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Gamification of retail apps part 2 of 3: Teaching your users how to use your app

Ryan Lons

In the first part of this series here I explained a little about what gamification in apps is and how to use it during the user onboarding process. In this post we're gonna look at what happens after you get a user into your app for the first time. This is still part of onboarding, what happens next is you need to get your users up to speed on how to effectivly use your app.

“I never teach my pupils, I only attempt to provide the conditions in which they can learn.” 
― Albert Einstein

There are many different aproaches that app makers have tried and many do a decent enough job. Few however do a great job. There are some ways that are common that tend to just be bad ideas and a waste of your development budget. Do not force the user to watch a long video or tap through a long set of information slides upon successful signup/first time login. This is a very very common practice and it’s not the best way to go about explaining your app. But it is...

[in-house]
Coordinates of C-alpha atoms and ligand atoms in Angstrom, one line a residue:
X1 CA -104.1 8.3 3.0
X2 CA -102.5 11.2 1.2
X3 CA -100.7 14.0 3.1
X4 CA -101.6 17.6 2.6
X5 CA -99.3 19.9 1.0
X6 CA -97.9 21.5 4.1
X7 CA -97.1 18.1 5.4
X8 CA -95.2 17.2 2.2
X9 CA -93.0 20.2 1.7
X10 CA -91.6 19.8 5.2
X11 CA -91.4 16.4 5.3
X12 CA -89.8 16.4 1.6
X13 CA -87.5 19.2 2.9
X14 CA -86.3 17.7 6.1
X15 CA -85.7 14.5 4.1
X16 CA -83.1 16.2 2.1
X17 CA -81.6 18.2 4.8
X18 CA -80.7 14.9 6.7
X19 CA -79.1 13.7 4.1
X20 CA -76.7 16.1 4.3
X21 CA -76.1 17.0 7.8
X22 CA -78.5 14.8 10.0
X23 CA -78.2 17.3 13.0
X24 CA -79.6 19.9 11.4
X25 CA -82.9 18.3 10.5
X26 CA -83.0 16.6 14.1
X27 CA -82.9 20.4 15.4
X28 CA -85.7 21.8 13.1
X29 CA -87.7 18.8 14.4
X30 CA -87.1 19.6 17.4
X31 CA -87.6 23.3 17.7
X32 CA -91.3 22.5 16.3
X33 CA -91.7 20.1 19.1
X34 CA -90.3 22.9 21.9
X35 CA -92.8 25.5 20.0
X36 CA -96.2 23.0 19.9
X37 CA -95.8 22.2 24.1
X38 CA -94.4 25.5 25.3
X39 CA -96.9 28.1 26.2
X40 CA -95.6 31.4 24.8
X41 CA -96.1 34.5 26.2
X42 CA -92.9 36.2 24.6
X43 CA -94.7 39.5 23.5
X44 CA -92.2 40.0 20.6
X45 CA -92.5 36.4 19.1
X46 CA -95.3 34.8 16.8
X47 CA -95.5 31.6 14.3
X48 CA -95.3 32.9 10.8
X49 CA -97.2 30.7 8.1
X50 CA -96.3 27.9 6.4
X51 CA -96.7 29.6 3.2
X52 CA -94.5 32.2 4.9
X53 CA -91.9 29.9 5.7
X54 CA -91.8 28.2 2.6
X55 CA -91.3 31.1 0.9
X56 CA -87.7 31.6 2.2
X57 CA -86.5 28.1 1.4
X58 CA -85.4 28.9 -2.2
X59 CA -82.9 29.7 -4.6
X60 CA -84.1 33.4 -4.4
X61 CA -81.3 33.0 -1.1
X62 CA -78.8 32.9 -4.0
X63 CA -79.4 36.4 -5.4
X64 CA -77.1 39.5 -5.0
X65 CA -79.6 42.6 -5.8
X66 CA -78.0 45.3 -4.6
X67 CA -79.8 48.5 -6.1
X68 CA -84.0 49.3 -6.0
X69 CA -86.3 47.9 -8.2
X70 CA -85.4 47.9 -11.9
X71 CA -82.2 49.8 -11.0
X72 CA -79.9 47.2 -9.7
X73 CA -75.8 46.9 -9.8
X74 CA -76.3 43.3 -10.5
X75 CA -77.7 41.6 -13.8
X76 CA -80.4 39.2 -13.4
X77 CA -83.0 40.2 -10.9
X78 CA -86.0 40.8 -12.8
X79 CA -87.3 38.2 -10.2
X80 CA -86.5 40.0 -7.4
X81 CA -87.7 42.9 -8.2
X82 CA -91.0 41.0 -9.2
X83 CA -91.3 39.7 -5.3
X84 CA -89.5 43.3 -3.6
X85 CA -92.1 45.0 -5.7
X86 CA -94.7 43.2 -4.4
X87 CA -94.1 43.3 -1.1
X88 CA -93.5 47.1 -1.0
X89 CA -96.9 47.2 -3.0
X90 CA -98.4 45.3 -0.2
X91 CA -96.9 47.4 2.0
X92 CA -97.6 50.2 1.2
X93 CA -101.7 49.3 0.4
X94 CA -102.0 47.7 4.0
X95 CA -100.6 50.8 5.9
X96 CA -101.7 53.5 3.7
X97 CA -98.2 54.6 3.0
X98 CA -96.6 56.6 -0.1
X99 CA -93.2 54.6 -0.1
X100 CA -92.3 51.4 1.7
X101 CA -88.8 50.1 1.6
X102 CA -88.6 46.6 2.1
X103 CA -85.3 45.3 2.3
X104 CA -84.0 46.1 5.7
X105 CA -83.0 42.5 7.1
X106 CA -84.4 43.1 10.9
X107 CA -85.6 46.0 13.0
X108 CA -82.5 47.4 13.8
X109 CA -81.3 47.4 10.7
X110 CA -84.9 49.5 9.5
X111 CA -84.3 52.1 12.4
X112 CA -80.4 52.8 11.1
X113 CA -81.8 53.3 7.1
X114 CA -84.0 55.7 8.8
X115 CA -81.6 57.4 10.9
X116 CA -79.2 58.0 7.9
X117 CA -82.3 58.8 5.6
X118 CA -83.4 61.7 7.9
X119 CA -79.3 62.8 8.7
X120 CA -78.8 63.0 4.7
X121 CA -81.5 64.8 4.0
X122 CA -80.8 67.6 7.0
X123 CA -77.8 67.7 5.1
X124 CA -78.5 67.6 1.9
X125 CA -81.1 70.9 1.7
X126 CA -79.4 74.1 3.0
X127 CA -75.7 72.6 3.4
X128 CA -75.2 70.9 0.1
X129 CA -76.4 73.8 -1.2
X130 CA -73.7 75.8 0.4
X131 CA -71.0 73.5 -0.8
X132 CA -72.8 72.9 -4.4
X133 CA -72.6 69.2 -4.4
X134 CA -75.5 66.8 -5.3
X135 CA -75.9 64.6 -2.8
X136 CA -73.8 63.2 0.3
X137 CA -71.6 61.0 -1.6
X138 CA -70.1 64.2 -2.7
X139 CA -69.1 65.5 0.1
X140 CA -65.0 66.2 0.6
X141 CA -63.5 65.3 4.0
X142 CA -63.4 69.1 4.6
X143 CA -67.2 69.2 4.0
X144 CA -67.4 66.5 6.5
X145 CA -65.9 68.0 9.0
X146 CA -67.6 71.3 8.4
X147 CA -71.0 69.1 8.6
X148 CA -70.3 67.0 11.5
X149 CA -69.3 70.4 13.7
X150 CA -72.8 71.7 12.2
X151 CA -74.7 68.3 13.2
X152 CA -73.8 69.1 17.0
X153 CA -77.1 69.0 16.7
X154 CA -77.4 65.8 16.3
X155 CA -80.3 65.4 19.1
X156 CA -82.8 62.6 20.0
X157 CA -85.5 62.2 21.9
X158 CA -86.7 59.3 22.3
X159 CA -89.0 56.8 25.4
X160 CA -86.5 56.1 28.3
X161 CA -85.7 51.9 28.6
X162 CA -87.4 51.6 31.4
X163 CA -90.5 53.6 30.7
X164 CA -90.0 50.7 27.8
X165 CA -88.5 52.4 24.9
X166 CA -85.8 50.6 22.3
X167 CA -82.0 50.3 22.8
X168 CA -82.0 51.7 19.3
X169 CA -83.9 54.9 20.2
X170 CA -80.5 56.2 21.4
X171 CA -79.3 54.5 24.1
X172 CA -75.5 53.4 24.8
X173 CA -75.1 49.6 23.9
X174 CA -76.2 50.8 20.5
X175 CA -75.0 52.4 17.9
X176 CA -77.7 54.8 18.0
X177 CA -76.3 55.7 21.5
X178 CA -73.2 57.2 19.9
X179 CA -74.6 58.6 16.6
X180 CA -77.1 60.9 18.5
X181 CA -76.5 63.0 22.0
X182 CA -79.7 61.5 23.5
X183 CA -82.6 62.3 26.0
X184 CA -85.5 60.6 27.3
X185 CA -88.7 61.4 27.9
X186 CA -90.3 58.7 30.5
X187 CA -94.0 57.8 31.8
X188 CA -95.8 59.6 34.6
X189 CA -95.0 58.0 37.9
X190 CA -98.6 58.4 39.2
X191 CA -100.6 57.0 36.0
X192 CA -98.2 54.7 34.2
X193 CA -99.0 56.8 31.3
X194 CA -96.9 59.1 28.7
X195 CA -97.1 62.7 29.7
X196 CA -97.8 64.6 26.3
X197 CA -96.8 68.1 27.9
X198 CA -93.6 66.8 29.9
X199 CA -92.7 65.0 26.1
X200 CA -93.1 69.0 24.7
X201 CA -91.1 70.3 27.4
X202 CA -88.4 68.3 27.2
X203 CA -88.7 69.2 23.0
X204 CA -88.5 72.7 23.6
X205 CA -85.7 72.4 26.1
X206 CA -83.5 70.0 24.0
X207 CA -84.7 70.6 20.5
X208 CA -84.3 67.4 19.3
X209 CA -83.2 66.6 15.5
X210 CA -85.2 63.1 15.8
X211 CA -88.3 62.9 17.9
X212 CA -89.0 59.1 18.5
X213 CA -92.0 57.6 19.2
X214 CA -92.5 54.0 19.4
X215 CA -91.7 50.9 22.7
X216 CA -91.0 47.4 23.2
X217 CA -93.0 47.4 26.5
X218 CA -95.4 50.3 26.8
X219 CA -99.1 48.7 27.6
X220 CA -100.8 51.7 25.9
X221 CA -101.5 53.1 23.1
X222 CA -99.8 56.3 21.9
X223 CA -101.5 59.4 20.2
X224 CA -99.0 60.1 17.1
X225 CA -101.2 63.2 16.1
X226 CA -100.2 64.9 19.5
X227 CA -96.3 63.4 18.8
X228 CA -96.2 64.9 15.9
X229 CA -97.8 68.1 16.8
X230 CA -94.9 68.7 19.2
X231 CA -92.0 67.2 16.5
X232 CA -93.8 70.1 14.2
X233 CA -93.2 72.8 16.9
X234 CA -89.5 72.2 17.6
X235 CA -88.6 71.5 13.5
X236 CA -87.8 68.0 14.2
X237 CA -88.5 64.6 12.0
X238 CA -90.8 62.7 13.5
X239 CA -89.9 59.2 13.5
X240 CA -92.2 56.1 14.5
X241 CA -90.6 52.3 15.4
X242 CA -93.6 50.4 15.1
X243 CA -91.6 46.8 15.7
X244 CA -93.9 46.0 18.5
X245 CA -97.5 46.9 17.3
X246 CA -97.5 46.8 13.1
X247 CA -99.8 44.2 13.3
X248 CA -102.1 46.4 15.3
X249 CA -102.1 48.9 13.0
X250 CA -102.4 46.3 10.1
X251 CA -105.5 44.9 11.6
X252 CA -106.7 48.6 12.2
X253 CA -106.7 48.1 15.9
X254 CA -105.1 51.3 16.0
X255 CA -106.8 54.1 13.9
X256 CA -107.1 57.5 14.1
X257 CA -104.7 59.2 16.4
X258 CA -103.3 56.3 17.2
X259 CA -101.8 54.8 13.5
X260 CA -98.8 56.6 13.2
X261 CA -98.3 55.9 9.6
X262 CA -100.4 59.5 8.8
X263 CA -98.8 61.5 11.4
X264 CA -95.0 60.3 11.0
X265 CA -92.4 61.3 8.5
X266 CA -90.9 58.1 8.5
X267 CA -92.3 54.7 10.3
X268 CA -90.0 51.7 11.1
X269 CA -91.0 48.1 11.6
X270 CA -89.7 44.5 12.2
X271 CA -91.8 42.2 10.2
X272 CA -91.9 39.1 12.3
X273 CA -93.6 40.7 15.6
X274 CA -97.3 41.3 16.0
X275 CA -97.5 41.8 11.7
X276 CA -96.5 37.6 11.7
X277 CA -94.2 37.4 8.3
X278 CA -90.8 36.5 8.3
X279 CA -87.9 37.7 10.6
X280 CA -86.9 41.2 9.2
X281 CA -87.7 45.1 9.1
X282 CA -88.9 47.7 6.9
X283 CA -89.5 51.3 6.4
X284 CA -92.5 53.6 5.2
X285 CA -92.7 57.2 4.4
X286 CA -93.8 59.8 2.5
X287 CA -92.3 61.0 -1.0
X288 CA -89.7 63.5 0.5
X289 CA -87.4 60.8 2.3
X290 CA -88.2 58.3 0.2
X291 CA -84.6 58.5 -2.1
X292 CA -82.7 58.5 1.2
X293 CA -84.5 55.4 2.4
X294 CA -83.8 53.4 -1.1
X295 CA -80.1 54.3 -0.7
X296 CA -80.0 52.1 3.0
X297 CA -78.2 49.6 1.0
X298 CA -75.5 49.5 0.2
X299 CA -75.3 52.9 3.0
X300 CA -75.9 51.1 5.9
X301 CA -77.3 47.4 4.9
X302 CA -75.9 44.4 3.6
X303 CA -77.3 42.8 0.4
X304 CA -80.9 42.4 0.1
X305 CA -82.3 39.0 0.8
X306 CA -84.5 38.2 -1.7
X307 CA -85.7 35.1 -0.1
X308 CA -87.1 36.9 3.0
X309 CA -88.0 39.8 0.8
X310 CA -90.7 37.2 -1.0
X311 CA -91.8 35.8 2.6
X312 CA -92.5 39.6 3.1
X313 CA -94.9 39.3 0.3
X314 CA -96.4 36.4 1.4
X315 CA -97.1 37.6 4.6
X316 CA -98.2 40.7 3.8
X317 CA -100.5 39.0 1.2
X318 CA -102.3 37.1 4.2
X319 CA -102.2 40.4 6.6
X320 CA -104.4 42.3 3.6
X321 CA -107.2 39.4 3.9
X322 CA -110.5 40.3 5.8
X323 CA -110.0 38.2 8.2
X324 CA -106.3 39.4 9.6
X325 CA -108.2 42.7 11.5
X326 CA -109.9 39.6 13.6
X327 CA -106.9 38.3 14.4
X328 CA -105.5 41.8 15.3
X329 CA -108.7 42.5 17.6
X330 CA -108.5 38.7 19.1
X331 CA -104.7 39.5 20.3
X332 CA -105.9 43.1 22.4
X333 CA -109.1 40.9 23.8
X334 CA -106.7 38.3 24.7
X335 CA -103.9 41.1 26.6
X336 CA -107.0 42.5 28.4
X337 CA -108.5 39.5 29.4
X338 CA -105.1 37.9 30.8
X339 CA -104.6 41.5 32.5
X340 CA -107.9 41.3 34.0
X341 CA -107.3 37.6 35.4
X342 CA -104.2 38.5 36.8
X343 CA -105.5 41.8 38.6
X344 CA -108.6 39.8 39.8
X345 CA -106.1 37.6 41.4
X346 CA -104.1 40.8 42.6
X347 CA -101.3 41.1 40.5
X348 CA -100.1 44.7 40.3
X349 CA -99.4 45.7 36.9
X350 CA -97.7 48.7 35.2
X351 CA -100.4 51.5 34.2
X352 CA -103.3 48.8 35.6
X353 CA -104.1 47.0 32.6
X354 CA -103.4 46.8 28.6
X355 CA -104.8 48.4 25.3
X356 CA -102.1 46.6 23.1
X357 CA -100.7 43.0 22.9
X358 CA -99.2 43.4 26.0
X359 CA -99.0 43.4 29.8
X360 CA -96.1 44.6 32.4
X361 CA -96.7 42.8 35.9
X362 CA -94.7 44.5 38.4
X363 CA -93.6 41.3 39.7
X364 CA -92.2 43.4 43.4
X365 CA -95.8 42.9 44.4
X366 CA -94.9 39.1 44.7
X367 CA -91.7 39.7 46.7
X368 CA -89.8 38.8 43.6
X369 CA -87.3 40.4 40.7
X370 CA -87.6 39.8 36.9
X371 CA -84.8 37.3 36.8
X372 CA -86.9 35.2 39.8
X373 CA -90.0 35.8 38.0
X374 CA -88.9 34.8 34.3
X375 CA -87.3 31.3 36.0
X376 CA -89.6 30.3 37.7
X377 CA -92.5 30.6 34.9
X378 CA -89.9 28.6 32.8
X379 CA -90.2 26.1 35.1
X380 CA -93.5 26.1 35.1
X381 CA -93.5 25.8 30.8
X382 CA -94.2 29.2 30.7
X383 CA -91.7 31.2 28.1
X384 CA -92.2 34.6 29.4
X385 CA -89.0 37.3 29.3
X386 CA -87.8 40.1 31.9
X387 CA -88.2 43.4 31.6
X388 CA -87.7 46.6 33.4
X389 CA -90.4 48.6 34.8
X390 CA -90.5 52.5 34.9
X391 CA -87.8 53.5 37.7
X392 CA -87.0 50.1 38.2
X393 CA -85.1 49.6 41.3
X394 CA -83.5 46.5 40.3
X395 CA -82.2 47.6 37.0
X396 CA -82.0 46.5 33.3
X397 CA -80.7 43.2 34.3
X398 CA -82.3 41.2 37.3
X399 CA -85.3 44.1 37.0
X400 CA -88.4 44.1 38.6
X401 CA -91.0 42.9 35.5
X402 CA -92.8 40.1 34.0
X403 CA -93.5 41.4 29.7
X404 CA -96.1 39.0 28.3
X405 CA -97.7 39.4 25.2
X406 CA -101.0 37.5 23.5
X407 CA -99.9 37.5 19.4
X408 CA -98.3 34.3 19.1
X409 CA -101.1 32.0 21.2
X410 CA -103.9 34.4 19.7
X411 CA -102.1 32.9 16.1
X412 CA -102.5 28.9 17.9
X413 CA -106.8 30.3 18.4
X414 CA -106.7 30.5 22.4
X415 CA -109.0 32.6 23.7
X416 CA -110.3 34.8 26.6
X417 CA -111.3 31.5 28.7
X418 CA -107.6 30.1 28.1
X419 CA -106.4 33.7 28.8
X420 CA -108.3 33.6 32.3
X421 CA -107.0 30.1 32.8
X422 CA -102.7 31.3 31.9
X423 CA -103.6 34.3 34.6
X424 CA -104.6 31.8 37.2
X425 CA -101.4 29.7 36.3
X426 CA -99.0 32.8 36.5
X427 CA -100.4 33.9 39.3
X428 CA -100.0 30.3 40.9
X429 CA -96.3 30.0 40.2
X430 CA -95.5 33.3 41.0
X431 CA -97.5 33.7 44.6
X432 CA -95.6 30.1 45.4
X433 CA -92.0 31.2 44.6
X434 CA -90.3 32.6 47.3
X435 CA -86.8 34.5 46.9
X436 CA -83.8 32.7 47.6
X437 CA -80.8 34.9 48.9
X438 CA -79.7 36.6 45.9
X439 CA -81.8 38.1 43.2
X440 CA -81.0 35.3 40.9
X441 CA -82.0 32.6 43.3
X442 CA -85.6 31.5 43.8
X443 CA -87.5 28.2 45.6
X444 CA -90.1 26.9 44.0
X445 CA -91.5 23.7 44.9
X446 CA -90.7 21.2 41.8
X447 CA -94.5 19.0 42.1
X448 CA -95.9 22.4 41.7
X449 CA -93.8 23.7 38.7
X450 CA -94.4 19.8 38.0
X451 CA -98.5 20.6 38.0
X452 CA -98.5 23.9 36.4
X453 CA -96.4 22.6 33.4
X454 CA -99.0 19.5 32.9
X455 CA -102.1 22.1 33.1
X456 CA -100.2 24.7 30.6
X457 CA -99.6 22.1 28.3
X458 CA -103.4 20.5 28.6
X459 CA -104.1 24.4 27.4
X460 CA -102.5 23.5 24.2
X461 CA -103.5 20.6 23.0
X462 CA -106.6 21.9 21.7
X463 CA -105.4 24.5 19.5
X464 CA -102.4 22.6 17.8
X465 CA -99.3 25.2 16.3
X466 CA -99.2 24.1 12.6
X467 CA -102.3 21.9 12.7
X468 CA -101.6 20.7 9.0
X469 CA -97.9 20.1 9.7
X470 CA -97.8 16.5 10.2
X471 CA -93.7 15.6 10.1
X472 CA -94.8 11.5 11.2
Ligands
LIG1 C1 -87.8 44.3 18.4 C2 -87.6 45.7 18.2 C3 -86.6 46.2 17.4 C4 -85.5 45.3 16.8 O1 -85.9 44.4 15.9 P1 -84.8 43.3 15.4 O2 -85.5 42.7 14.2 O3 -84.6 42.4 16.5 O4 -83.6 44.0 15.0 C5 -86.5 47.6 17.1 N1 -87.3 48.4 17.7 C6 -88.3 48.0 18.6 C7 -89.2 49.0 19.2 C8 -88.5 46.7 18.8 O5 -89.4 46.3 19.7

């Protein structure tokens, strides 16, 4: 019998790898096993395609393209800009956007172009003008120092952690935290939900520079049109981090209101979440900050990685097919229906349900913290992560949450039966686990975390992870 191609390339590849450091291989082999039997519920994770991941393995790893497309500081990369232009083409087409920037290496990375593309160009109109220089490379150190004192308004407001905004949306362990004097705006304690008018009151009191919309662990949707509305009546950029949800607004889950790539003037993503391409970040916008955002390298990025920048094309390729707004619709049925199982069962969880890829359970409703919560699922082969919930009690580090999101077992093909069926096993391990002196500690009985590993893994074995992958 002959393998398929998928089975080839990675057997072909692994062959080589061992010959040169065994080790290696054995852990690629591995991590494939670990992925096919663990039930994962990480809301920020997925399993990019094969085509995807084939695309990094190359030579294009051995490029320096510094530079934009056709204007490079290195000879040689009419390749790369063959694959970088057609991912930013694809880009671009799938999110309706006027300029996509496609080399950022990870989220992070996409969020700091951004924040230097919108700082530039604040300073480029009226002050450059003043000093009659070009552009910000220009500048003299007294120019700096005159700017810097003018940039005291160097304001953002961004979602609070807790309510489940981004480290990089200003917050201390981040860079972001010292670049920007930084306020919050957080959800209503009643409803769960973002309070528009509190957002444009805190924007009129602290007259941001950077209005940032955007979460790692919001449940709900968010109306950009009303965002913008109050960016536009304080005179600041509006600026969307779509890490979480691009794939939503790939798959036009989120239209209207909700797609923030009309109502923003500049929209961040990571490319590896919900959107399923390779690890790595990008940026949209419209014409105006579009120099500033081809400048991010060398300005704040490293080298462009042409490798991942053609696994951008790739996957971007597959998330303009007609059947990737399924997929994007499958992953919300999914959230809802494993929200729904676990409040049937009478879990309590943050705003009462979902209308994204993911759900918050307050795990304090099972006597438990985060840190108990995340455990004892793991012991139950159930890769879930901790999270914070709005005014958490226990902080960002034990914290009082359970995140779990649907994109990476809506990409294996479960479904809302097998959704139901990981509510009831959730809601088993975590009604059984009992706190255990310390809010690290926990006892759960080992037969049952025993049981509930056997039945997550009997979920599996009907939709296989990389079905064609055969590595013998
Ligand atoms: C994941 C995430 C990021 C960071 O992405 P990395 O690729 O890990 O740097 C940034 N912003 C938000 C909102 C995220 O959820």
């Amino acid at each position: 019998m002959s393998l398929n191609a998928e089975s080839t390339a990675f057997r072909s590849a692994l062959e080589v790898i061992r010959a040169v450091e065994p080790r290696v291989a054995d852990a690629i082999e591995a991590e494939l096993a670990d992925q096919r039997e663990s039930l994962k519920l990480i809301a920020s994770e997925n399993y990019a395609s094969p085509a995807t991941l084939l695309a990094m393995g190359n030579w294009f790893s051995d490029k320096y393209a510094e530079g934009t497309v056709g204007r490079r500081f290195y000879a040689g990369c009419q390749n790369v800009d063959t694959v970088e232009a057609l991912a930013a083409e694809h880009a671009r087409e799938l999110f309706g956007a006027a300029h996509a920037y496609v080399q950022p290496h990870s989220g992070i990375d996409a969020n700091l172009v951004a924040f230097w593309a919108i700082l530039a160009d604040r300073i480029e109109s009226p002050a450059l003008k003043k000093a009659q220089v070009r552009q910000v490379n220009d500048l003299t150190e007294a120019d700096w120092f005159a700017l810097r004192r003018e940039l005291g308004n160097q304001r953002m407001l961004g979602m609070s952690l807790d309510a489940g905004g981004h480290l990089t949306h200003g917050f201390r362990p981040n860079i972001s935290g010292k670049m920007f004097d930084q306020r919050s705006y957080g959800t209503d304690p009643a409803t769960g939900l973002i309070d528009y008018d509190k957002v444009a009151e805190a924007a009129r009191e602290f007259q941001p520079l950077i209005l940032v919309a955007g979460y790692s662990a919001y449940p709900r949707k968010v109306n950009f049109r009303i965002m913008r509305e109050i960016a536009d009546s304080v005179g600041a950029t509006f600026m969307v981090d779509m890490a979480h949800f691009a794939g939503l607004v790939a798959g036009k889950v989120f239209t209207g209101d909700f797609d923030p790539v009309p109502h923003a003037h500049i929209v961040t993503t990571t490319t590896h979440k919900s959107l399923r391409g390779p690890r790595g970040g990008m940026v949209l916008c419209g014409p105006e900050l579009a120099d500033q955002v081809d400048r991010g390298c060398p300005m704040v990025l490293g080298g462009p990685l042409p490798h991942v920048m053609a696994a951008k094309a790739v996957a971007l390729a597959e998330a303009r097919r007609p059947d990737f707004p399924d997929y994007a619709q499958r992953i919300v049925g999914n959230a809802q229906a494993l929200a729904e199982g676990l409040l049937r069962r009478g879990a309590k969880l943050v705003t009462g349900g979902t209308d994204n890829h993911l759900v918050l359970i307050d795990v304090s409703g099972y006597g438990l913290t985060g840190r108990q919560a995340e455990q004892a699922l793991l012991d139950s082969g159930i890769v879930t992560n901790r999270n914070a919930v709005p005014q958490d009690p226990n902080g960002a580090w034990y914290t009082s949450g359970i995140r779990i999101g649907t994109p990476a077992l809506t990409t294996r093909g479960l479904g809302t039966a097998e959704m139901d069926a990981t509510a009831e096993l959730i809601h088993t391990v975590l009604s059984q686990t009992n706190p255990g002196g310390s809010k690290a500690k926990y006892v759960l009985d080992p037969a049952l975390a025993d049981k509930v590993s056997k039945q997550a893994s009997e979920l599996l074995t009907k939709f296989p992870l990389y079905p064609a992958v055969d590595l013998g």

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Gamification of retail apps to keep your users coming back for more: Part 1 of 3

Ryan Lons

The opposite of love is not hate. Love and hate are two sides of the same coin, and that coin is called passion. The opposite of passion is apathy. In the same way as this, content creation and gamification are two sides of the same coin and that coin is called user stimulation. The opposite of which is discouragement. If you’re not stimulating your users then you’re discouraging them.

Proper user stimulation requires at least two things. One is relevant and quality content to appease the intellectual side of the user. The other is well-designed interfaces that utilize gamification tactics to appease the emotional side of the user.

The problem with many retailers’ apps is that while they struggle and focus on the content of the app they never prioritize or think about gamification. Successful app makers know that gamification (or whatever you like to call it) is just as important, or maybe more so, than content.

It’s important to make sure we’re...